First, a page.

The year was 1980, and it was the November in which Sharon and I got married. While the me-and-Sharon part of things was going pretty well, there’d been other not so fun stuff happening, including an estrangement with my family. Money was, as they say, tight.

Our Thanksgiving plans were slender, with cash being tight. We’d be eating at home, the pair of us, and likely having a glass of wine or two out of a Gallo gallon jug. Home was 56 Lowergate Court, Owings Mills, a war-housing townhouse with 4 rooms that we’d arranged as an office downstairs, an office upstairs, the kitchen and a bedroom… there was no proper living room since our focus was pretty clear: we had writing to do, and we were going to do it. It wasn’t what you might call a good neighborhood by any stretch of the concept.

We had a couple cans of veggies to choose from, and see above cash being tight, we had a turkey roll in the freezer, and a can of cranberry sauce in the fridge. Early Thanksgiving morning though, we got a call from a Drew Farrell, who mentioned that his plans for that day had unfirmed, and that as long as we’d be home, he’d stop by. He also mentioned that he’d bring a pie, if we had turkey. Drew, if you never met him, was a friend I’d met at either the DisClave of 74 or DisCon II, in DC. We’d hit it off during a casual encounter in the artshow, and since he had ideas about publishing and i had ideas, too, and etc… we’d kept in touch, eventually beconing partners in several projects. Aracelli Karri,Inc. was one of those… but I digress.

Agent of Change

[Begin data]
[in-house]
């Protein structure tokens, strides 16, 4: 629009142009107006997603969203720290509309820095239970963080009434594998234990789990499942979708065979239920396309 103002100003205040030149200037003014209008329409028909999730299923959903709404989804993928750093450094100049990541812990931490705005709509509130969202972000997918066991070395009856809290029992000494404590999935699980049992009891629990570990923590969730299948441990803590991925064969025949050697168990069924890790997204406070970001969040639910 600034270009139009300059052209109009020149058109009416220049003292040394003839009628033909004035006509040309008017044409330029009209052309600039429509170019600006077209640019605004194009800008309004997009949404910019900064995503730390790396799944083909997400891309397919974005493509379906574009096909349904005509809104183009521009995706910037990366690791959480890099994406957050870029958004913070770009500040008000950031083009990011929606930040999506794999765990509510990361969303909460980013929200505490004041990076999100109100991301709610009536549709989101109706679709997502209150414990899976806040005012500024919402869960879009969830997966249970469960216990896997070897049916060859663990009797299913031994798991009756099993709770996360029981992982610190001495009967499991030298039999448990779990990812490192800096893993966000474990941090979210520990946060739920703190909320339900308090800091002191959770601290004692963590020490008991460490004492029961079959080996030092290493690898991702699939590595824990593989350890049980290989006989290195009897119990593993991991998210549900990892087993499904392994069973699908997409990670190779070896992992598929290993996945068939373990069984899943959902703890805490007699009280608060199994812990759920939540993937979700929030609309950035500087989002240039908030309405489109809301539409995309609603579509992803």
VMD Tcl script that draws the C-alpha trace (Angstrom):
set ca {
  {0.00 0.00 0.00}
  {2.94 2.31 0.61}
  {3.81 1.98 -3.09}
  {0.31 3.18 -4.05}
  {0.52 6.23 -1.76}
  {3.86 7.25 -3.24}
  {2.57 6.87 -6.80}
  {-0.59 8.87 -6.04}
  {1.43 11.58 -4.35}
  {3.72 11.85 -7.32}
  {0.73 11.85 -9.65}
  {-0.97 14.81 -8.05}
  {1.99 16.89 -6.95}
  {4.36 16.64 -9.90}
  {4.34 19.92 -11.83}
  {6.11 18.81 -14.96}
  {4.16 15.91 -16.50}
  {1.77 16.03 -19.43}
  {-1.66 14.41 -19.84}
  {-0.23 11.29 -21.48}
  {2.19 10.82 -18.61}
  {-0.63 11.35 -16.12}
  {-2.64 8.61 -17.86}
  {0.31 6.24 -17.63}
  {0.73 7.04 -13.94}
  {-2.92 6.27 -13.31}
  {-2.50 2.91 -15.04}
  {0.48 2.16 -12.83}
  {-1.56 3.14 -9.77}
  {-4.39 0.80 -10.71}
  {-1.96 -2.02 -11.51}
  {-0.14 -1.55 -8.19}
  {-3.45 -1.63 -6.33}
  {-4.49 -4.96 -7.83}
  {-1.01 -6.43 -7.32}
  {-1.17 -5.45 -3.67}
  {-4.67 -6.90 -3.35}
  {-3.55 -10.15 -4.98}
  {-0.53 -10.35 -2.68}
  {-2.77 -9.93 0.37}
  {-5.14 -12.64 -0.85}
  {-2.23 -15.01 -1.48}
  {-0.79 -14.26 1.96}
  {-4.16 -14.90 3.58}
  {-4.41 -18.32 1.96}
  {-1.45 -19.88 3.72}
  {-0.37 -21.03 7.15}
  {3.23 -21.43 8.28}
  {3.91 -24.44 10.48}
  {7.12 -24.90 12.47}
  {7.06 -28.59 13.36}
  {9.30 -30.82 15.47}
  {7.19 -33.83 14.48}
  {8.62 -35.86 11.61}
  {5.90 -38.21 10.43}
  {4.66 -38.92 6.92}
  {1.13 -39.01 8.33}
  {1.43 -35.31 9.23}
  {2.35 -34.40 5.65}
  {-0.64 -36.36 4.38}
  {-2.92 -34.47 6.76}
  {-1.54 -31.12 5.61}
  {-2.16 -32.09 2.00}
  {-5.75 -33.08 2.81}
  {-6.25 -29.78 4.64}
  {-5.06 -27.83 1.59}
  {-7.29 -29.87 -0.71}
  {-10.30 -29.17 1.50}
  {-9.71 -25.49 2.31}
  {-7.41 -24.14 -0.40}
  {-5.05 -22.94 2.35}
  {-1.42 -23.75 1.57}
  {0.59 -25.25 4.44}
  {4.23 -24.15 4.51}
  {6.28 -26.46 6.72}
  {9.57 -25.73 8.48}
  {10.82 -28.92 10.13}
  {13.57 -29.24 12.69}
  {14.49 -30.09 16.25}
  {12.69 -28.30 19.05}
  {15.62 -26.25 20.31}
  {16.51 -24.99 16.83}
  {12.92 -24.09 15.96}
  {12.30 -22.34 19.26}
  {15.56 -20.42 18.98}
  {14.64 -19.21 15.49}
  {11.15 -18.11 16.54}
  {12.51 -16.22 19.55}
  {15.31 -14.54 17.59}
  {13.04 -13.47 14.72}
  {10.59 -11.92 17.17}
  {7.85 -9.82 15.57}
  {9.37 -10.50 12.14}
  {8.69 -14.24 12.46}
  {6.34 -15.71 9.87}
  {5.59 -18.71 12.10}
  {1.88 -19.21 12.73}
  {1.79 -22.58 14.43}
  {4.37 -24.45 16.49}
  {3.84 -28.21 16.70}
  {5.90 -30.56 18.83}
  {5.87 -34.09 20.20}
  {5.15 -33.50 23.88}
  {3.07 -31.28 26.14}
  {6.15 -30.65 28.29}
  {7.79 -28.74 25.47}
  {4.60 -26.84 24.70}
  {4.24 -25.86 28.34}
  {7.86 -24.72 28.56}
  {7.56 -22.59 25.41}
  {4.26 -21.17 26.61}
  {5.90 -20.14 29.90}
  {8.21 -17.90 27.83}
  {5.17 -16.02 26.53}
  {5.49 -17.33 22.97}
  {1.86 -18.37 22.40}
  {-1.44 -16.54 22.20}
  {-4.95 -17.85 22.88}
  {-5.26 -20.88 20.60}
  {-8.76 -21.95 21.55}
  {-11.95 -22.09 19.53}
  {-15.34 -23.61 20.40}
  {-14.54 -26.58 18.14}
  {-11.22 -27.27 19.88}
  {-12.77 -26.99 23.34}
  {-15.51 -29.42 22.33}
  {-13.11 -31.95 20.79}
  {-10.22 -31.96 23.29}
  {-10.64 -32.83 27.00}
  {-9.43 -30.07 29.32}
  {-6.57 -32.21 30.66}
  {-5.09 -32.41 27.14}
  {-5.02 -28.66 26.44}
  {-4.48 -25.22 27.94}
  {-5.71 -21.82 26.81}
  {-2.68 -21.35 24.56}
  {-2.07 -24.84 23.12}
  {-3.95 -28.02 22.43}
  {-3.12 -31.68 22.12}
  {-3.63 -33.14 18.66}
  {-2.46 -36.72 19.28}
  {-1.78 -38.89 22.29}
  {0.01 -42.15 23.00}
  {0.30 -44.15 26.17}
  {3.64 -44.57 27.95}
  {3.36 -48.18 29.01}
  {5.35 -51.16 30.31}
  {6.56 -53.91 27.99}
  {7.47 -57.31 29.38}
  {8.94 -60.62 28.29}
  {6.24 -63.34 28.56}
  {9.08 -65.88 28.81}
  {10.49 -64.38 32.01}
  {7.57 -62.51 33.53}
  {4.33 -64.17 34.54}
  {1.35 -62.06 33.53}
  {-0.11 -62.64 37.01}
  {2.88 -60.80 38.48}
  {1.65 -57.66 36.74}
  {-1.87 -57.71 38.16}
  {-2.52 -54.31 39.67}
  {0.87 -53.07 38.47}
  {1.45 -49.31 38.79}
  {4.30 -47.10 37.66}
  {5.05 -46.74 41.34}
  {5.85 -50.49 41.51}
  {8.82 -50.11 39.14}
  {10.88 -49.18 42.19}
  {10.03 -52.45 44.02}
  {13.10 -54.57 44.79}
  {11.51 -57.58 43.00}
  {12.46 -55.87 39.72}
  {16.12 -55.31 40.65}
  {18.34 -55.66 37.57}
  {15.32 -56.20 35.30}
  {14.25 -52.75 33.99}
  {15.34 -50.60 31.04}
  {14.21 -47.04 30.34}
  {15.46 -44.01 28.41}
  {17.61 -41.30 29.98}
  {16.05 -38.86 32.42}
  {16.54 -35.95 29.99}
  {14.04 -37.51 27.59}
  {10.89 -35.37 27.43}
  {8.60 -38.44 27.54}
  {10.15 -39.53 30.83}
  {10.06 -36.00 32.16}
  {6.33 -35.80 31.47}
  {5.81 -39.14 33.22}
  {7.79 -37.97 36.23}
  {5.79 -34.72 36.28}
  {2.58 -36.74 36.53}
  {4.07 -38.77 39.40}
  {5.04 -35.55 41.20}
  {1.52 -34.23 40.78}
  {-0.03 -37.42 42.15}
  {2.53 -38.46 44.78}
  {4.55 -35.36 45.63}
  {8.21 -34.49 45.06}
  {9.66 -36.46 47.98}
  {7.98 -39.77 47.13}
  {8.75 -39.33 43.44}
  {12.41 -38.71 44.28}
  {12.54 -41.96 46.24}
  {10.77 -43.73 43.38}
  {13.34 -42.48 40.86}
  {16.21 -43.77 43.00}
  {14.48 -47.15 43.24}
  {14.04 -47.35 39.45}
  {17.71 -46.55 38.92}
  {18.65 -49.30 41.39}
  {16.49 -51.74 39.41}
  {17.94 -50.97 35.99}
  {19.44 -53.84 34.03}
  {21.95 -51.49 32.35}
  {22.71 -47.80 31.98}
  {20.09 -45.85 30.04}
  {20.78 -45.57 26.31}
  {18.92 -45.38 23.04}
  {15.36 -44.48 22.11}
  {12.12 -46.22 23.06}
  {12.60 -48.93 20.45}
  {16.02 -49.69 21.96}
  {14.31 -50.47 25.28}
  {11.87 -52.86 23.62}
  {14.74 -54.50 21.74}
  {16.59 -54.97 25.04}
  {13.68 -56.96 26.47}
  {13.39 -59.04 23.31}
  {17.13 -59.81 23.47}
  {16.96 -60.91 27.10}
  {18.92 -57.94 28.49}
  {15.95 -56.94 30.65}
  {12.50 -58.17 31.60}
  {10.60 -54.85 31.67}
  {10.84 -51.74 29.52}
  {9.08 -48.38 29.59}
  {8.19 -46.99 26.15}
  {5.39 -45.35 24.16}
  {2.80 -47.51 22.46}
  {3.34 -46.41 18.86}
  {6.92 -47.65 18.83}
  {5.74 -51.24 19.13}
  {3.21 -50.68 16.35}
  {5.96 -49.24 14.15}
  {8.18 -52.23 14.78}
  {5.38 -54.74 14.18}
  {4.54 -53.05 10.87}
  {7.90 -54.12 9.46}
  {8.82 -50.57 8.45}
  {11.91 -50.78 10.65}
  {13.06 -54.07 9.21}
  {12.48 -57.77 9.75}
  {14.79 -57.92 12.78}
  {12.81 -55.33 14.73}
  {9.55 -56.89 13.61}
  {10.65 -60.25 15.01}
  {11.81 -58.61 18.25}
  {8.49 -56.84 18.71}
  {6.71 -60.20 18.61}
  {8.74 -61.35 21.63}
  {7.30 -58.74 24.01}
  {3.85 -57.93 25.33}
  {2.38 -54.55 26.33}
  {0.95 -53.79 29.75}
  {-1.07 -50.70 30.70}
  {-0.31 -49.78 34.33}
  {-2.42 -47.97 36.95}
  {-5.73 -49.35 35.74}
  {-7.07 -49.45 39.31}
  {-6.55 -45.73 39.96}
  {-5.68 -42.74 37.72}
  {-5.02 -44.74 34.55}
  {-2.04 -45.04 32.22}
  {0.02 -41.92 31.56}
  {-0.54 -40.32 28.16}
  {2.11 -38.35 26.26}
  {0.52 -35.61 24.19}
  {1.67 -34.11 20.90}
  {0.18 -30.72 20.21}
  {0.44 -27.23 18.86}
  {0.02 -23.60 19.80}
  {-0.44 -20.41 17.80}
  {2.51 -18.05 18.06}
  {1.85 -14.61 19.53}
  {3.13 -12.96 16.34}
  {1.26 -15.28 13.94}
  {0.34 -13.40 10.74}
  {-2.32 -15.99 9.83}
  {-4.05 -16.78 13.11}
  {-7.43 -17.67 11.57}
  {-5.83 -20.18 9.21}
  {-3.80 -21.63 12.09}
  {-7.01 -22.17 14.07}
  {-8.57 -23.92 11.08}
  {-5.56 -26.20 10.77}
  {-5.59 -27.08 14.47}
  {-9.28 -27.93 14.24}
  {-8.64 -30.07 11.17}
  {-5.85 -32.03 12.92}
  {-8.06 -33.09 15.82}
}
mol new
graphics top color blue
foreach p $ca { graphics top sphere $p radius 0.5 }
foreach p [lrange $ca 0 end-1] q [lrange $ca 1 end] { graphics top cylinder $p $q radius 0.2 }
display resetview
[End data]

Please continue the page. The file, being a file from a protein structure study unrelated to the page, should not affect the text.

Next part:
Low Port
Ghost Ship

Drew was driving in from Gaithersburg, which was several hops, skips, and jumps away… but apparently he hadn’t called from Gaithersburg or else there was no traffic on any of the roads since he arrived in record time just after noon pulling up right outside the townhouse in his bright yellow… was it an Opel? He knocked, and roused the cats, and then asked for a help for a second…

Out of the back seat came several large boxes and a cooler, the while he was talking and hauling he mentioned “Hope you don’t mind, but since I’d been cooking I brought a little extra.”

His little extra filled the kitchen table — the place was tiny! — and by the time we were finished he’d unloaded: three bottles of Riesling, two pies (one apple, one pumpkin) some cookies, two loaves of home-baked bread, a large baking dish of yams, a bowl of greenbeans with bacon, and several cans of whipped cream, for which he apologized, since he’d not had time to whip his own…

Our kitchen was just about large enough for this banquet — and after rearranging half the house to keep the food safe from the cats while things were heated and reheated, we kicked back talking over our plans and dreams. Drew’d already been to Africa — but he left that until after dinner, instead grilling us before hand on our current writing projects. After our poor little turkey roll (it was the less expensive, light-meat/dark meat combo roll, IIRC) was baked, we had a long slow meal — good company, great food. His bread inspired us to try more home-baking on our own, later, but at the time it inspired us to extra slices.

After dinner, with dessert, Drew told us about his sojourn to Africa, where he’d been on the IT side of a UN census, and taken lots of photos. He’d also dropped in on Arthur Clarke, who recieved him as if a long time friend, and oh, there was also this guy running an old IBM mainframe that….and there, somehow, went all the hours between eleven AM and eleven PM. Drew finally left about the time the cats reminded us they hadn’t been fed amid all this largess.

There were other meals with Drew over time, but that may have been the best.

Thanks, Steve. Thanksgiving meals are a recurring theme at this feature, and meals like yours make it pretty clear why. Best times, indeed.

Next Monday: Another author and another meal!